‘I dream of running again’ - footballer with brain tumour defies doctors to walk again
- Credit: Anthony Kelly
A former footballer told he would never walk again after a brain tumour has defied doctors by taking unaided steps and is now dreaming of one day running again.
David Bloomfield, 37, played midfield for Diss Town Football Club and was a business development manager for Santander bank when his world was turned upside down.
In November 2013 he was diagnosed with a malignant brain tumour after suffering from headaches and blackouts.
Whilst a 12-hour operation at Addenbrooke's Hospital to remove the tumour saved his life, it affected his ability to talk coherently and walk unaided.
At the time of his diagnosis, aged 32, he had been the father of two young children, an avid gym-goer and ran five miles a day but after a further course of radiotherapy and chemotherapy, he was told by doctors he would never walk again.
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Against the odds and doctors' predictions, Mr Bloomfield, who grew up in Diss but now lives in Norwich with his wife Toni, 37, daughters Coco, seven, and Kiki, five, and son East, two, determinedly battled on and is now walking again unaided.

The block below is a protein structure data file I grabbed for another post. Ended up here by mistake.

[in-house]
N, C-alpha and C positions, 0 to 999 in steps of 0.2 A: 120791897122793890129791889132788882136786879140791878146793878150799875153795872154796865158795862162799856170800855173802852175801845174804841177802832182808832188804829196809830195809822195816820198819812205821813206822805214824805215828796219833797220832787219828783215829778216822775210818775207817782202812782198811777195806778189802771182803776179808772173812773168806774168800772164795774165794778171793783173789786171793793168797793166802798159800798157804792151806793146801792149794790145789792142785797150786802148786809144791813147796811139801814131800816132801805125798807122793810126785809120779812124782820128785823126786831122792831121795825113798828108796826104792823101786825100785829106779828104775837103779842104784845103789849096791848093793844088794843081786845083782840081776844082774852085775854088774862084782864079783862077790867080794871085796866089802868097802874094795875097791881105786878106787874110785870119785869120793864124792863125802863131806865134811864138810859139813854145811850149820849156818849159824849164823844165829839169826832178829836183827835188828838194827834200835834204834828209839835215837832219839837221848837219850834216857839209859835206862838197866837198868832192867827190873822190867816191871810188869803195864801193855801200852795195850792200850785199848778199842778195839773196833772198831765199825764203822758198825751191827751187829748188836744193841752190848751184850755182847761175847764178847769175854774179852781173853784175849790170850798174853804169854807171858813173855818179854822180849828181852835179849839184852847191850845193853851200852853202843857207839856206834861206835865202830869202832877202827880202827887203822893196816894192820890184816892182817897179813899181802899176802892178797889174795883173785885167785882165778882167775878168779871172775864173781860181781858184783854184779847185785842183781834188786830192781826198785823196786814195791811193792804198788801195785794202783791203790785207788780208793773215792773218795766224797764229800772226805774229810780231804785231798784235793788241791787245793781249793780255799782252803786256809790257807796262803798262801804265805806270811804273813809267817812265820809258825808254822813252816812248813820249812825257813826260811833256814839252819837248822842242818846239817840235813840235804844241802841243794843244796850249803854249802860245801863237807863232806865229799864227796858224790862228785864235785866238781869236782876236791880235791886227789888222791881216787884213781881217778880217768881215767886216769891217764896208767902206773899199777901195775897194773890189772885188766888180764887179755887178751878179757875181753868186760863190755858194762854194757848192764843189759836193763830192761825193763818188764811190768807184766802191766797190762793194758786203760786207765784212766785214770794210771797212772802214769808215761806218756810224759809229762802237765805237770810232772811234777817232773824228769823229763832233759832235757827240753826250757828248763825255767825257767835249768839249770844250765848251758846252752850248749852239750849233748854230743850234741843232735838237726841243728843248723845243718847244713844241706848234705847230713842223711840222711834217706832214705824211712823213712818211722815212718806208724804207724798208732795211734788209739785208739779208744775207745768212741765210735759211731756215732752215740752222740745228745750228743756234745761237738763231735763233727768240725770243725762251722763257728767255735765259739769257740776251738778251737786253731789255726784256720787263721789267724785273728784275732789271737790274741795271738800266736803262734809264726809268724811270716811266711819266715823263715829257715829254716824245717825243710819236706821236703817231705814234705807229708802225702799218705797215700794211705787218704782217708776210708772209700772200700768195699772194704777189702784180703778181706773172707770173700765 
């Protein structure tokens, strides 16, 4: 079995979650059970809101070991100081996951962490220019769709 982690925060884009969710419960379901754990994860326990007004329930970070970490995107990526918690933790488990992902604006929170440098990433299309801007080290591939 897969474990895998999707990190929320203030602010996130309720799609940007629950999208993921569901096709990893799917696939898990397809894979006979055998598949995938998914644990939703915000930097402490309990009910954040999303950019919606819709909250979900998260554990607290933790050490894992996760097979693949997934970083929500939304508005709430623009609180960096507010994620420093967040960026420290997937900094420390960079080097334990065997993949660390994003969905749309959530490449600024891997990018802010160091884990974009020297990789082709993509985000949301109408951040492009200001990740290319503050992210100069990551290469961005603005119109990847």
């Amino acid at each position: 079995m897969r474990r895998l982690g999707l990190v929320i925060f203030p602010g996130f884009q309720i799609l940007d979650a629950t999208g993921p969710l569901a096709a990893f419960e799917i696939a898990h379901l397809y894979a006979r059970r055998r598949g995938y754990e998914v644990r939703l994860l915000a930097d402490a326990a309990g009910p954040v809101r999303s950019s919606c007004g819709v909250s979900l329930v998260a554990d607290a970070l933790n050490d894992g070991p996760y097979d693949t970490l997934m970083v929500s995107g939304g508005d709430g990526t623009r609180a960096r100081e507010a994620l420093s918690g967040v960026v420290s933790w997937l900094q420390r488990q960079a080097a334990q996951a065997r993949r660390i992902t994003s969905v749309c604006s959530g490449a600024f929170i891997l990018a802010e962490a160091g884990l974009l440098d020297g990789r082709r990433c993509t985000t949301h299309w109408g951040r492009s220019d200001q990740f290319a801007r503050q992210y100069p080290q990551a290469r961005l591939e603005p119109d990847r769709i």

"I was very determined, as he was talking I remember thinking 'I'll prove you wrong!'" he recalls of the moment he was told he received the prognosis.
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The years since have been a determined struggle to get back on his feet including a special programme at a Norwich gym.
"I'd like to give a special mention to Elliott Roe at Bannatyne Norwich West, who has helped me immensely," said Mr Bloomfield.
"Through his guidance I have been able to walk a few steps unaided, proving the professional experts wrong.
"I'm looking forward to conquering my new goal that I've set myself, to be able to run again, and I'm also focusing on supporting others in similar situations through The David Bloomfield Foundation."
Mr Roe said: "David has worked incredibly hard and the proof is in the progress he has made. Despite what health professionals told him, he has persevered and managed to take a couple of unaided steps which is remarkable."
Mr Bloomfield said: "The years have been very tough mentally and physically but I've got a good support network of positive people around me.
"It must have been so hard for everyone, especially Toni and my mum and dad."